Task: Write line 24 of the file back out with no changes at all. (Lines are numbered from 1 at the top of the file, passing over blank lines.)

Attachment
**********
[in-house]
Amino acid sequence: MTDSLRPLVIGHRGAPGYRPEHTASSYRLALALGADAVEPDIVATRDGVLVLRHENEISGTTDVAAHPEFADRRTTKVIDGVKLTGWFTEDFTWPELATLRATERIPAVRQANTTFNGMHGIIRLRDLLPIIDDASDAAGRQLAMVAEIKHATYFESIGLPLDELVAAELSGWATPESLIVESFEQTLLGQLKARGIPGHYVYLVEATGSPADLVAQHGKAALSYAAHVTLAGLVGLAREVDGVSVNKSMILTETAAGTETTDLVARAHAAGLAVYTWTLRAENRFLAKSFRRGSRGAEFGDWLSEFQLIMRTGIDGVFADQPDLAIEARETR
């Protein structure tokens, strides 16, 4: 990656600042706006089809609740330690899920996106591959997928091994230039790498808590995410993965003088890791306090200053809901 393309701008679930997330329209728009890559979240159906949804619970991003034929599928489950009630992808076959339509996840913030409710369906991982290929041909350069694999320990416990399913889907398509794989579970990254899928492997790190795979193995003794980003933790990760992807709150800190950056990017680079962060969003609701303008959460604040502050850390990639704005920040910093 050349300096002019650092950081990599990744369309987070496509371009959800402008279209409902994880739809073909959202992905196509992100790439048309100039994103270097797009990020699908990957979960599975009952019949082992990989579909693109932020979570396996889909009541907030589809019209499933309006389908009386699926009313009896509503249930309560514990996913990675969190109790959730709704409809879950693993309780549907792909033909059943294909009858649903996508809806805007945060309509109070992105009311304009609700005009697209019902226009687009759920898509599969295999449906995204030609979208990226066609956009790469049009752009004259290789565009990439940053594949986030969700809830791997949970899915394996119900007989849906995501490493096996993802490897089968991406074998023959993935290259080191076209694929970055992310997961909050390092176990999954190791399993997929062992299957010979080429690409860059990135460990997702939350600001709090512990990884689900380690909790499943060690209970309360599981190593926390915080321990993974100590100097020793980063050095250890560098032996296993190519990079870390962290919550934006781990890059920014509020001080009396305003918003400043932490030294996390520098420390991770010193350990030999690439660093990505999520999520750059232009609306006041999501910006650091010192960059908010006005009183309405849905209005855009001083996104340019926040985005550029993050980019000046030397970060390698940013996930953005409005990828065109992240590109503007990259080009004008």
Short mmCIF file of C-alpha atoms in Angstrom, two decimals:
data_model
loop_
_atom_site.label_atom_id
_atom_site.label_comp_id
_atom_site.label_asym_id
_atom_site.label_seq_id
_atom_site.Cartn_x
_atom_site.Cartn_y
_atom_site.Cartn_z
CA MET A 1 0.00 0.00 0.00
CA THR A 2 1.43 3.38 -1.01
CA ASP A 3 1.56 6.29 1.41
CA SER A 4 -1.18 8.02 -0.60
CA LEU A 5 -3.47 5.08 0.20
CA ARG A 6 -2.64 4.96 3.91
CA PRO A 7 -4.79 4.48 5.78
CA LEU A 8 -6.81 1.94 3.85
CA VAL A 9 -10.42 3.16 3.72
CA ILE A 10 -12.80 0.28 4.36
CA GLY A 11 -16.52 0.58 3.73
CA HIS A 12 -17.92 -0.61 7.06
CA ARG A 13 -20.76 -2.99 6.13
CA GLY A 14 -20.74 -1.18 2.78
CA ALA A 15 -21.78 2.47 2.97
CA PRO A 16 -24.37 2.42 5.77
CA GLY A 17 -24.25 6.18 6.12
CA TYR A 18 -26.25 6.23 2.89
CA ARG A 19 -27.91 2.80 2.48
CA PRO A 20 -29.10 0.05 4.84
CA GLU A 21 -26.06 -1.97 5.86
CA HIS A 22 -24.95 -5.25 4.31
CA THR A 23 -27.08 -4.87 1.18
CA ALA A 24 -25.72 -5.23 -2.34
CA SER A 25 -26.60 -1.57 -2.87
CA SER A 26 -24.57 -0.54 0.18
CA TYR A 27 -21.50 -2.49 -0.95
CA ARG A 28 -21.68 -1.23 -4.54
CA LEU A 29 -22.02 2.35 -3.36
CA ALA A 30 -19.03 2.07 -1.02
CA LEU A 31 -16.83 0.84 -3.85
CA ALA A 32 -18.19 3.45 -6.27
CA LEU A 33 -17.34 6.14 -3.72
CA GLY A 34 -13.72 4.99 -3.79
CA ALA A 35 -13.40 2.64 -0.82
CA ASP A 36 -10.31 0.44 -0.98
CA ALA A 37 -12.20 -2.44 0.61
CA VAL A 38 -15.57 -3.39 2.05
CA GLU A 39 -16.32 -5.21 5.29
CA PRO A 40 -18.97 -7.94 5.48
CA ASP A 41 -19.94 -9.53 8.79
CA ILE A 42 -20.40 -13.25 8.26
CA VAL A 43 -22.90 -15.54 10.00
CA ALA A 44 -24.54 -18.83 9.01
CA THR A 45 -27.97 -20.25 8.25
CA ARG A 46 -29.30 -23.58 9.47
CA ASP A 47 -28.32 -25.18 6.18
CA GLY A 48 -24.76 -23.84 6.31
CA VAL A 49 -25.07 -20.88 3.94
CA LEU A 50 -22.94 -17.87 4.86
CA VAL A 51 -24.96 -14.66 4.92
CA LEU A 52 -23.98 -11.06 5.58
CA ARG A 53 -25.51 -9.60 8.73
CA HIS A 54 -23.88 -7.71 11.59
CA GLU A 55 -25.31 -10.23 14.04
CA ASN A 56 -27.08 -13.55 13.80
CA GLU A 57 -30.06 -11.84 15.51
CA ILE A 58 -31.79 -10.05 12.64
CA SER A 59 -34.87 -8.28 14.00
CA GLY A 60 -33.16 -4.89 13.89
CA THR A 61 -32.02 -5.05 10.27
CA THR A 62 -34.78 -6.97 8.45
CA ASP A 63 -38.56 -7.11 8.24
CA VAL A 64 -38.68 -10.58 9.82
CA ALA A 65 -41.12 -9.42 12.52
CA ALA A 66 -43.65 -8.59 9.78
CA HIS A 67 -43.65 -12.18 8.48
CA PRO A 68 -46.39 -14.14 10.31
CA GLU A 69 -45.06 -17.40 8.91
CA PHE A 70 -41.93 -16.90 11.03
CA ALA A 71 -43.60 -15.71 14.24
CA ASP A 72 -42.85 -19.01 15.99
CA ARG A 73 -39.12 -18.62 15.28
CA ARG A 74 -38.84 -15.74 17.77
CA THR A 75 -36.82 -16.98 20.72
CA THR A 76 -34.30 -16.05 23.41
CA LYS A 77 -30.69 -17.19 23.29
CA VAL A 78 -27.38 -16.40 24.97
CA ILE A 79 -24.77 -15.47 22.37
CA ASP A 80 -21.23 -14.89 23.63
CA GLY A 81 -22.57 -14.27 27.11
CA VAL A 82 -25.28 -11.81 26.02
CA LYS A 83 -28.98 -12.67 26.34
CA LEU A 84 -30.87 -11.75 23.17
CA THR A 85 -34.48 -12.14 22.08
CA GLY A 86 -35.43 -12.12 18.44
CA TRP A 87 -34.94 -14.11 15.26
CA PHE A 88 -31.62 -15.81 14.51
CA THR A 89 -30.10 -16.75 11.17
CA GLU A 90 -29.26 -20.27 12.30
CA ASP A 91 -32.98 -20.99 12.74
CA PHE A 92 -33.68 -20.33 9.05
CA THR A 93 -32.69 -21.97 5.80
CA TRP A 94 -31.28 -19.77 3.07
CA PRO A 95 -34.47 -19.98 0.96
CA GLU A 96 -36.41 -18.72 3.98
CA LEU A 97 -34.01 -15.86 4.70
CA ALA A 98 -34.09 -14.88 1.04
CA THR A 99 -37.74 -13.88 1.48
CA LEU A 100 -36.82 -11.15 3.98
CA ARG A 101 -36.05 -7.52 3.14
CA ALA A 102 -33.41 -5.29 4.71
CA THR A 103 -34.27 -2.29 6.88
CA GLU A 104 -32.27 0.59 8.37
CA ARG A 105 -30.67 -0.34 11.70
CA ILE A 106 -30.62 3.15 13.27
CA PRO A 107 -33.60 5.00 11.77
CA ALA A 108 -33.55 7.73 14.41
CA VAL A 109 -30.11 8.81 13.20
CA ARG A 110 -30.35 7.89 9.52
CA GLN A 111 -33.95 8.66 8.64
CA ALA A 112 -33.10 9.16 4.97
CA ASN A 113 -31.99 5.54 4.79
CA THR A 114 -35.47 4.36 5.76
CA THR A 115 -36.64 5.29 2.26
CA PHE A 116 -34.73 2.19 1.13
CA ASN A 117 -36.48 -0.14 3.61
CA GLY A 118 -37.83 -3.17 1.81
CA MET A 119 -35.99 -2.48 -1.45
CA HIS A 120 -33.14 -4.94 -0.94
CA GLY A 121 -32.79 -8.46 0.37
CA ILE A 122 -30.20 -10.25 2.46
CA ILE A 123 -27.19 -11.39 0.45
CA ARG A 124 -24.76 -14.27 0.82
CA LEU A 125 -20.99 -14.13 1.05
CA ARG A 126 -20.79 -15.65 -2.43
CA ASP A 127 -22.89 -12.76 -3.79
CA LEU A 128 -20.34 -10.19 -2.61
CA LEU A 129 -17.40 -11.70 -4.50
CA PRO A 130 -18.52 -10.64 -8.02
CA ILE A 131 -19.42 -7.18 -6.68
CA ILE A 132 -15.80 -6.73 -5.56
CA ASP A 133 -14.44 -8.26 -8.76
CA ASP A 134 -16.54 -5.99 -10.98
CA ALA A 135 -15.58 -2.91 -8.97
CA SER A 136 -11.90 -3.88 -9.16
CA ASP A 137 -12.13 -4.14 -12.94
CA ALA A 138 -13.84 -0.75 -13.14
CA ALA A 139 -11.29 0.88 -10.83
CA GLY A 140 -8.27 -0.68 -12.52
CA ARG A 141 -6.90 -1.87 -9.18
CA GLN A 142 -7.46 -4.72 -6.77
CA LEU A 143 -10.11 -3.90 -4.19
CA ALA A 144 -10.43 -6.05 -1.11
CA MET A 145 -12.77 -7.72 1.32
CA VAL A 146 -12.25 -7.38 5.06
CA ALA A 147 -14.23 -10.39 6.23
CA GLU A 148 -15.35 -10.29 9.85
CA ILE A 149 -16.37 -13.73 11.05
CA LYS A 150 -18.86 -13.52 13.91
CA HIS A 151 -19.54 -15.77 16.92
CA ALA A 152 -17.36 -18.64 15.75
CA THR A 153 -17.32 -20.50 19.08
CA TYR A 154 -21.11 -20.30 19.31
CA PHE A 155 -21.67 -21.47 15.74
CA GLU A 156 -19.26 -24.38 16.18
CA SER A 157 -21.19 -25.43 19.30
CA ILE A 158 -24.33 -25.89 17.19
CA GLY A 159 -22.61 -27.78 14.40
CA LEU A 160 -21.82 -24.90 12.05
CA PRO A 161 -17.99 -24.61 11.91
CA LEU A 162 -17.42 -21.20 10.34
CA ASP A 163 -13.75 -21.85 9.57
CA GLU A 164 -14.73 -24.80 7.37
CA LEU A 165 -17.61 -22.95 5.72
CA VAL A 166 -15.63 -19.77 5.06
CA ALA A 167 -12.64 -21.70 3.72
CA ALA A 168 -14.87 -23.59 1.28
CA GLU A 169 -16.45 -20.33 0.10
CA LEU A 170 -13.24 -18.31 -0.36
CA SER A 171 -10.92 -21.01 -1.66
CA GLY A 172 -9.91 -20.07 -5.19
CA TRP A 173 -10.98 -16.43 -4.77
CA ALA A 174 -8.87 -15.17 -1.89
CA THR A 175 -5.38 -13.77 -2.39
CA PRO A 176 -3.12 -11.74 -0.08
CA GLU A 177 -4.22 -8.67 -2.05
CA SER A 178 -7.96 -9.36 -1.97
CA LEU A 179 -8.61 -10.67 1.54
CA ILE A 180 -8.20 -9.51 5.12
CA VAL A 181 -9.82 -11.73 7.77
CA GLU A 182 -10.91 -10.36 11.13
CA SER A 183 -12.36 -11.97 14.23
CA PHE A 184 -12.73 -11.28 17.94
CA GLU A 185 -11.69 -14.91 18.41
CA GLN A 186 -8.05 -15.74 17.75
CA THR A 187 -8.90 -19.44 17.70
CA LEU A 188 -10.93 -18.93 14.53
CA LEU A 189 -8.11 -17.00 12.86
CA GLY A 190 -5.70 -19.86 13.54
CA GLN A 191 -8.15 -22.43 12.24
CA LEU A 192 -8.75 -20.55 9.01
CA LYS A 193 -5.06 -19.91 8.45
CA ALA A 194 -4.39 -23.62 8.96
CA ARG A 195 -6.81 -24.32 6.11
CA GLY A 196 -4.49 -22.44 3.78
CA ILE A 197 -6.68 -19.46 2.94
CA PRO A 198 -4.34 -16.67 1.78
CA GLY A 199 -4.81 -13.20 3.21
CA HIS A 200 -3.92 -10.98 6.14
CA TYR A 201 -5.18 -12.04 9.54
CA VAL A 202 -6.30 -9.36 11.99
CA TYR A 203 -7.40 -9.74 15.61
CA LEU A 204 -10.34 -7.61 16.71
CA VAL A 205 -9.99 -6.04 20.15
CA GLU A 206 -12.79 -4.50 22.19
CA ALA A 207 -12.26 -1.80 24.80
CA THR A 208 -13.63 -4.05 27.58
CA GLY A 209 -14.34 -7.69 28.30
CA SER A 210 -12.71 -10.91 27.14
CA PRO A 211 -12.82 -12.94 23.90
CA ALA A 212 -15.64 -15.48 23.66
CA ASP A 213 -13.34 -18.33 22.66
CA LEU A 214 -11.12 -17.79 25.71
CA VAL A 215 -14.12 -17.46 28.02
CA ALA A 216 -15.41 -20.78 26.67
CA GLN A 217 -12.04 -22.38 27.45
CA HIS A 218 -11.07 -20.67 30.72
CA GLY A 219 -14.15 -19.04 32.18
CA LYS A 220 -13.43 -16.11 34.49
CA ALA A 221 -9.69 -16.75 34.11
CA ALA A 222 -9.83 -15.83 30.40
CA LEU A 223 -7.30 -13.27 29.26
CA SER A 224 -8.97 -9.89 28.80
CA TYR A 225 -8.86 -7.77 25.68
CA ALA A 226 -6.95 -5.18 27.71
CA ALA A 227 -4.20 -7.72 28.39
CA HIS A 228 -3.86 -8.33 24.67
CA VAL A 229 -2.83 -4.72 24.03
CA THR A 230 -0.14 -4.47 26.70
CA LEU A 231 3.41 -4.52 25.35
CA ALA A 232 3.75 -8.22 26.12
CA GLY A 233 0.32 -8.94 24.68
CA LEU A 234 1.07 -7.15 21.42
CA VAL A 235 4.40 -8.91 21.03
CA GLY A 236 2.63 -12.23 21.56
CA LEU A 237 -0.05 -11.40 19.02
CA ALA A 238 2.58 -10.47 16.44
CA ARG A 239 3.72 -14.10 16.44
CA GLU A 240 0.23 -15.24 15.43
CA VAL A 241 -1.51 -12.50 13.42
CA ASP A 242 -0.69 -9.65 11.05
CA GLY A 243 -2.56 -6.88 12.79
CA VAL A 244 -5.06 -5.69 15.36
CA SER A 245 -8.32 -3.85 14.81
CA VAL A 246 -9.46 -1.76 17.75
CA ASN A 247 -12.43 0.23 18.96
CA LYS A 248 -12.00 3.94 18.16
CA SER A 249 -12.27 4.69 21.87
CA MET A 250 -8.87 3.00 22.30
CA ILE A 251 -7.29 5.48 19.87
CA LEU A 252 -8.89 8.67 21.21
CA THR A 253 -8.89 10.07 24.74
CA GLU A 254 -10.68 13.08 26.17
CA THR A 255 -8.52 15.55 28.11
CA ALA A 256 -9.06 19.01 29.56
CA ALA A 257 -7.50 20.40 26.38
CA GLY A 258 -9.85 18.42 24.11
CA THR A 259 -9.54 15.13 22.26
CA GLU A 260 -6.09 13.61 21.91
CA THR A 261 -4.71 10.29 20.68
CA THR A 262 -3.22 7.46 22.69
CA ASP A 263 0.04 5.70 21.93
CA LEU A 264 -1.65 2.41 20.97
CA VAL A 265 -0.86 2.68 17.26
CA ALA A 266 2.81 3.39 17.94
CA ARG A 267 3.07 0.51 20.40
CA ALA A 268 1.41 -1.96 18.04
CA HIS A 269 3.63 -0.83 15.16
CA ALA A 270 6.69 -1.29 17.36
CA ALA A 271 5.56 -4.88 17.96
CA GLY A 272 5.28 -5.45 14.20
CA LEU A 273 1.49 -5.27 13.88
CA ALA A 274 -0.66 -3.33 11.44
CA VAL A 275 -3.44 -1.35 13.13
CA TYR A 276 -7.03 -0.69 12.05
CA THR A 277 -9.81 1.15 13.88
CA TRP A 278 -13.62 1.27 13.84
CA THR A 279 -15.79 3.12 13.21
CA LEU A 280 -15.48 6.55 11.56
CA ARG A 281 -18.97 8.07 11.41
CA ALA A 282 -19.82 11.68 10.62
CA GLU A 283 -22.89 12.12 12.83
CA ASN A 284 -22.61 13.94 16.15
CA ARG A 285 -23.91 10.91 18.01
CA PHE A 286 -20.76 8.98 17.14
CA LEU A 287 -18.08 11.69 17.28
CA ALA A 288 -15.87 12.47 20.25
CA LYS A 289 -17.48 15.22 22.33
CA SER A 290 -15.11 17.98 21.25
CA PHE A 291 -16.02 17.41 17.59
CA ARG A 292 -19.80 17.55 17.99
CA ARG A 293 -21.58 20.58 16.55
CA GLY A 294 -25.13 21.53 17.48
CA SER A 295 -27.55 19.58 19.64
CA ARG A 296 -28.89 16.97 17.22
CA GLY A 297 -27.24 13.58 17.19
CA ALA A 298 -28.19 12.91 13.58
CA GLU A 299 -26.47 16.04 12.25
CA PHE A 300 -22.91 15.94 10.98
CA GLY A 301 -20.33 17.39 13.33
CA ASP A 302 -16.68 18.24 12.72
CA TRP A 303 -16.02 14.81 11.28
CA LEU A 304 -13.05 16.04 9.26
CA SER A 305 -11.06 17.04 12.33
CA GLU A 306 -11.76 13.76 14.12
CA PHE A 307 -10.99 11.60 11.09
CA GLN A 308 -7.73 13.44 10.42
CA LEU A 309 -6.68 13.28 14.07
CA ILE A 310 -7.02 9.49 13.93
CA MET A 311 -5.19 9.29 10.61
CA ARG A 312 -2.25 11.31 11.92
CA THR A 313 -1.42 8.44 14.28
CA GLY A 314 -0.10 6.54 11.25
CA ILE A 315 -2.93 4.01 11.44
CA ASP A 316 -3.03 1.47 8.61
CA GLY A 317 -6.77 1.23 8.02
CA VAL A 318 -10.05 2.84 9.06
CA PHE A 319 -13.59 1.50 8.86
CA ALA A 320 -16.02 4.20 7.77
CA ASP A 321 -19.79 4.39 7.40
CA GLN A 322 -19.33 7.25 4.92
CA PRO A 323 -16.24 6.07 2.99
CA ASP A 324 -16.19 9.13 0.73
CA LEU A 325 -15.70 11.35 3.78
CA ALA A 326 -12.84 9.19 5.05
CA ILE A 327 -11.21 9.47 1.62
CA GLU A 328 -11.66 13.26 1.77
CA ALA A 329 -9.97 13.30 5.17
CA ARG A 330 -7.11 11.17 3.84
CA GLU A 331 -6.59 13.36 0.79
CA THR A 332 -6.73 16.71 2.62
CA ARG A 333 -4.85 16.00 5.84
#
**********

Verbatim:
CA GLY A 11 -16.52 0.58 3.73